America should have compassion on the Syrian refugees – but must carefully seek to have compassion without compromising our national security.
National security must be the priority in this difficult and tragic situation, even if it severely limits the number of refugees we can accept.
It is the government’s job, first and foremost, to protect its people. Then it can seek to provide refuge and aid as effectively as possible.
But we also must strategize as to how we can best have compassion on Syrian refugees. While that includes a temporary solution of providing refuge and aid to the extent that we can, the most compassionate thing we can do is defeat radical Islam and help the refugees get back home.
More than damage control, compassion means defeating the root of the problem. America needs to be a leader again. We need to put an end to ISIS’ spread of jihad and terrorism around the world.
Finally, while national security is the priority for government, compassion and humanitarian aid should be privately provided. We shouldn’t depend on the government to do this work for us. There are many non-profit organizations that provide humanitarian aid and advocate for persecuted refugees in the process of resettlement.
While Obama claims to represent compassion and slams all his opponents for lacking compassion, he takes no responsibility for his failure in foreign policy.
If he had demonstrated American leadership earlier, these people would not have become refugees.
President Obama offers no plan to combat the real problem underlying the refugee crisis: radical Islamic terrorist regimes, which are responsible for the murder and displacement of so many and continue to be a growing threat.
Obama and Clinton claim that Muslims are peaceful and have nothing to do with terrorism. They ignore the huge movement of radical Islam and – in addition to radical jihadists who would actually commit acts of terror – the growing amount of jihadi sympathizers. One shocking example of this growing number of sympathizers occurred at the recent soccer game between Greece and Turkey: When there was a moment of silence to recognize the Paris attacks, the Muslim audience booed and chanted “Allahu akbar.” Watch here.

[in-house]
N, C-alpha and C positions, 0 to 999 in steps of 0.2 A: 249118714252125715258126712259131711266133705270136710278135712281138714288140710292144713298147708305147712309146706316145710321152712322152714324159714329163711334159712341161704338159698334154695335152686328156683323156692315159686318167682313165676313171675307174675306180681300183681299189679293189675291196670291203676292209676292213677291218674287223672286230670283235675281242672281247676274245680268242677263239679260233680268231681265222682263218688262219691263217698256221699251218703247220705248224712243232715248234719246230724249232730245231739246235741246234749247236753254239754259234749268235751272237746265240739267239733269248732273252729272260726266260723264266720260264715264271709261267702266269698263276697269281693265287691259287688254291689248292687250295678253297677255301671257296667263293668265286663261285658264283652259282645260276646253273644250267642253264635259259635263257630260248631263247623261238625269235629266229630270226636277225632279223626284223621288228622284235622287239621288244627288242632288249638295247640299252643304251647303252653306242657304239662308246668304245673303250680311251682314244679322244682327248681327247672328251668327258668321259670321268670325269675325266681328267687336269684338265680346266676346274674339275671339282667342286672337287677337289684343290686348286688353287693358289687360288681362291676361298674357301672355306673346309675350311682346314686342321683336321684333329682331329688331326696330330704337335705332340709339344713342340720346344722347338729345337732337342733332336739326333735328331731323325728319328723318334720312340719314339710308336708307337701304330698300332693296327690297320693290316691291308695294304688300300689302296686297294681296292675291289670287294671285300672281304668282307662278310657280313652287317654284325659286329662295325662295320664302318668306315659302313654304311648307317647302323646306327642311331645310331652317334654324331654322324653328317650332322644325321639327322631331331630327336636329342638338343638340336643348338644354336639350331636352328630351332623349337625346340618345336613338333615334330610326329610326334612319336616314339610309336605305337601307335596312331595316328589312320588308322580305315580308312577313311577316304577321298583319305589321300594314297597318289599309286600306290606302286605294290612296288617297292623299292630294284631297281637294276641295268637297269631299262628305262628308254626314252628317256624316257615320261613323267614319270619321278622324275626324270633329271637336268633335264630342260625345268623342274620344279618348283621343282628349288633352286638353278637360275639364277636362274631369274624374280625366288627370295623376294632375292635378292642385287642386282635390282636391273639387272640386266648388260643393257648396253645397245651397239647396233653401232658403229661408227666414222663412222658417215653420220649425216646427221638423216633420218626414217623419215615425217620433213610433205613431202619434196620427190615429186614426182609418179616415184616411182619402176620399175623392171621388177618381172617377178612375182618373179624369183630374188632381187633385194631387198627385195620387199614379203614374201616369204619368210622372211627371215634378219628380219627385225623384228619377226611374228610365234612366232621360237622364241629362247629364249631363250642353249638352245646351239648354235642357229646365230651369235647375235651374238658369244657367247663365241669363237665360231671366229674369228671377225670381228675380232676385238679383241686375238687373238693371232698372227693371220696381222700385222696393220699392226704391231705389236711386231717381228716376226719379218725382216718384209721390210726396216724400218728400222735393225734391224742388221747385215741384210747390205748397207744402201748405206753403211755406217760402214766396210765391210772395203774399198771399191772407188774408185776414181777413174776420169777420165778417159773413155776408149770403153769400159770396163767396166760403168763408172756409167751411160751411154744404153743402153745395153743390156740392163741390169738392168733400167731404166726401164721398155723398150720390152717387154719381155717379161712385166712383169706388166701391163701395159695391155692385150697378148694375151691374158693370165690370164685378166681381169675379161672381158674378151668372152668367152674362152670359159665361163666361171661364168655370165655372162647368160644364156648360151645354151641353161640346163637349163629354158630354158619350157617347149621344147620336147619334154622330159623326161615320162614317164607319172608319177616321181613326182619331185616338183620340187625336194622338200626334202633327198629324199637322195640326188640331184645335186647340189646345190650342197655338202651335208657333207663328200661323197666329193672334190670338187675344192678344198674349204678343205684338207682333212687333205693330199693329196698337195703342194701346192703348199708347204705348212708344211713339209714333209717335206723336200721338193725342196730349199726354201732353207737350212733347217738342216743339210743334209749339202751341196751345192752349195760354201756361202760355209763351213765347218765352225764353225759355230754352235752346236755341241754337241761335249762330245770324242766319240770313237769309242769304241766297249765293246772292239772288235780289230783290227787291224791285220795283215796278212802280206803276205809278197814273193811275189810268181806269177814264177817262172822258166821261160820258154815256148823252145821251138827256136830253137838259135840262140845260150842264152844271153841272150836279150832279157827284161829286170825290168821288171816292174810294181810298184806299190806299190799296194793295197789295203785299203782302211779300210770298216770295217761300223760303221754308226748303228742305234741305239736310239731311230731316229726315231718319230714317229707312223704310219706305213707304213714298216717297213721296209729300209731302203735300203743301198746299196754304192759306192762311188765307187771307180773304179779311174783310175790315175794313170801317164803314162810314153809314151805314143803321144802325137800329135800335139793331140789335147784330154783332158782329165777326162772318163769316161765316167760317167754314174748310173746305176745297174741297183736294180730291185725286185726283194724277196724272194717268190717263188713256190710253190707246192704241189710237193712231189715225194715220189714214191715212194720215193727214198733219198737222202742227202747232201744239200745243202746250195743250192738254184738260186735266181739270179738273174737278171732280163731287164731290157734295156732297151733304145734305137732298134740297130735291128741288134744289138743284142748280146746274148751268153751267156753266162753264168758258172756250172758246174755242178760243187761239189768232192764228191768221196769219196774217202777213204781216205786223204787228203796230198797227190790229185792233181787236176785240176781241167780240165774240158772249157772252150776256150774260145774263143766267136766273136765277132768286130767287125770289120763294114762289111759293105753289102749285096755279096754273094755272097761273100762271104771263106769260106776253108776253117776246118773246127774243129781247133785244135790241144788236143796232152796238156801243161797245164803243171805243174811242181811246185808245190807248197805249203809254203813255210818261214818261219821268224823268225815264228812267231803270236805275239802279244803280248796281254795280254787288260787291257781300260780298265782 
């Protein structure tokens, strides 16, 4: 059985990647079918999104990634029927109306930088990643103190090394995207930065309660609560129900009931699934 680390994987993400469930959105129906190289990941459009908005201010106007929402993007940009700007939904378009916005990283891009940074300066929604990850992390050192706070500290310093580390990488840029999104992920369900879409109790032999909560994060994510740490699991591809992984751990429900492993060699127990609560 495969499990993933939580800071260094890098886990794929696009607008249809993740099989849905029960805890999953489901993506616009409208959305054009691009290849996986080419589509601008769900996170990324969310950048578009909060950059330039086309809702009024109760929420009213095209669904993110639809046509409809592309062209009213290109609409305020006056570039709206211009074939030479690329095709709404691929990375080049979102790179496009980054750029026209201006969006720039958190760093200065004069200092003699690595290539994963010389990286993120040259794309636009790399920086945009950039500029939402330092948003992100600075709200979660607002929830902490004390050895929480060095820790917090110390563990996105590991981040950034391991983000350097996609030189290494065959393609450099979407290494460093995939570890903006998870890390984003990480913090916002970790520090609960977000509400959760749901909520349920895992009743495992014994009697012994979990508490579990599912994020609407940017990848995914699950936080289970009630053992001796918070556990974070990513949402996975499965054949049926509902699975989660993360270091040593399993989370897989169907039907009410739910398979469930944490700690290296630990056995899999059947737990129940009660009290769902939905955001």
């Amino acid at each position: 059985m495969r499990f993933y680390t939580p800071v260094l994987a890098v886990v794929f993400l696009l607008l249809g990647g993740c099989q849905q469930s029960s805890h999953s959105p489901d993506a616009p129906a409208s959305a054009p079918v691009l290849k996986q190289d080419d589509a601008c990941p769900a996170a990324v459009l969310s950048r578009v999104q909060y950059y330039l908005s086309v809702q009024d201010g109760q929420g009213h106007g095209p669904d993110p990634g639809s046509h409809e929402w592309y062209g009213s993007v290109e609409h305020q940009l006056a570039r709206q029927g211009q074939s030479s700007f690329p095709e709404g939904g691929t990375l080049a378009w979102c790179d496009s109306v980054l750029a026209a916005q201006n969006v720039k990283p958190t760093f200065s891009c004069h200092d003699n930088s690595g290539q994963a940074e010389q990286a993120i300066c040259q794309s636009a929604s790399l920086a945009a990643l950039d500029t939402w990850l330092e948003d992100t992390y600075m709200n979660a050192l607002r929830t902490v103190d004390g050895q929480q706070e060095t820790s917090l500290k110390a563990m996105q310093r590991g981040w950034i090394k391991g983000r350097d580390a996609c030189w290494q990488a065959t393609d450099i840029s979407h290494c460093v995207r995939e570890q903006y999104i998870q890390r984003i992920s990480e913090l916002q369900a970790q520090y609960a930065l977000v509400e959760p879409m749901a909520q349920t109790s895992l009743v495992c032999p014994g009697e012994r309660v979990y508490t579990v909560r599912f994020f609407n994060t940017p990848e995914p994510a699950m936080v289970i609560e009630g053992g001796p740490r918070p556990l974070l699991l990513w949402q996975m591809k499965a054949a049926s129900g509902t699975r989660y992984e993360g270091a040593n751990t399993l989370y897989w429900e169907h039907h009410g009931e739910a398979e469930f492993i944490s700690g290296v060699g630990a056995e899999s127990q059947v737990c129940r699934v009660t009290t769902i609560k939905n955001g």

Supposing we did have a reliable vetting process that could screen out jihadi terrorists, there is still an overwhelming number of jihadi sympathizers – even harder to identify – who could become radicalized after entering the U.S. “Homegrown terrorism” is a major national security threat – especially since ISIS has been so successful at radicalizing Muslims and others to join their cause.
What’s more, Muslims are indoctrinated with anti-Semitism. Thousands of Muslim immigrants can pose a real threat to our Jewish population. They are taught to hate Jews, and even to be violent towards them.
We need to focus on the underlying problem, the common threat to Western nations and Middle Eastern refugees: the rise of radical Islam. The first thing we must do – in the interest of both compassion and national security – is strategize to defeat ISIS.
Prioritize the Most Vulnerable
President Obama has said that it is un-American to impose a religious test on refugees – to say that only Christians should be admitted.
But President Obama is wrong – American law requires that we use a religious test to determine whether a group counts as refugees, as opposed to mere immigrants. The State Department’s website outlines our refugee policy:
“Under U.S. law, a refugee must have a well-founded fear of persecution based on one of the five ‘protected grounds’: Religion, Political opinion, Race, Nationality, Membership in a particular social group.”
Only if a group of people is in immediate danger based on one of these grounds are they considered refugees who should be given asylum. These 5 protected grounds are the primary causes of persecution.
And, this policy is well established by precedence: from our policy regarding Soviet Jews, to Catholics from Vietnam, to persecuted Christians and Jews in Iran.
The Syrian refugees at highest risk of being murdered by ISIS are Christians and Yazidis. ISIS is perpetrating genocide against them because of their religion, as is the case with many genocides.
But our current processing of Syrian refugees is excluding those who are most vulnerable. Many more Syrian Muslims are being accepted to the U.S. than Syrian Christians.
It is Christians who are being specifically targeted and murdered. Muslim refugees have many options for resettlement: Turkey, Jordan, Lebanon, Egypt, Saudi Arabia, etc. But Christians and Yazidis have no adequate refuge in the Middle East.
We need to use the religious test in order to discern who is most vulnerable and at risk and ought to be prioritized in our refugee policy.
The threat of ISIS using the refugee crisis to infiltrate our nation is real. This is not just a matter of compassion; it is also a very grave matter of national security. We can find ways to compassionately aid persecuted Syrians and those seeking refuge, but we must not compromise our national security in doing so.
So, where do the Presidential candidates stand on the Syrian refugee crisis?
Supports a 500% increase in the number of Muslim refugees accepted into the country. She has offered no comment about the vetting process to determine if they could pose a threat.
Calls for a pause in immigration, and demands a rigorous vetting process to determine who may or may not enter the country.
Would allow refugees into the country, as long as they are properly vetted and monitored to ensure the do not pose a threat to this country.
Would accept the refugees, and believes that this country should accept more than the proposed 10,000.
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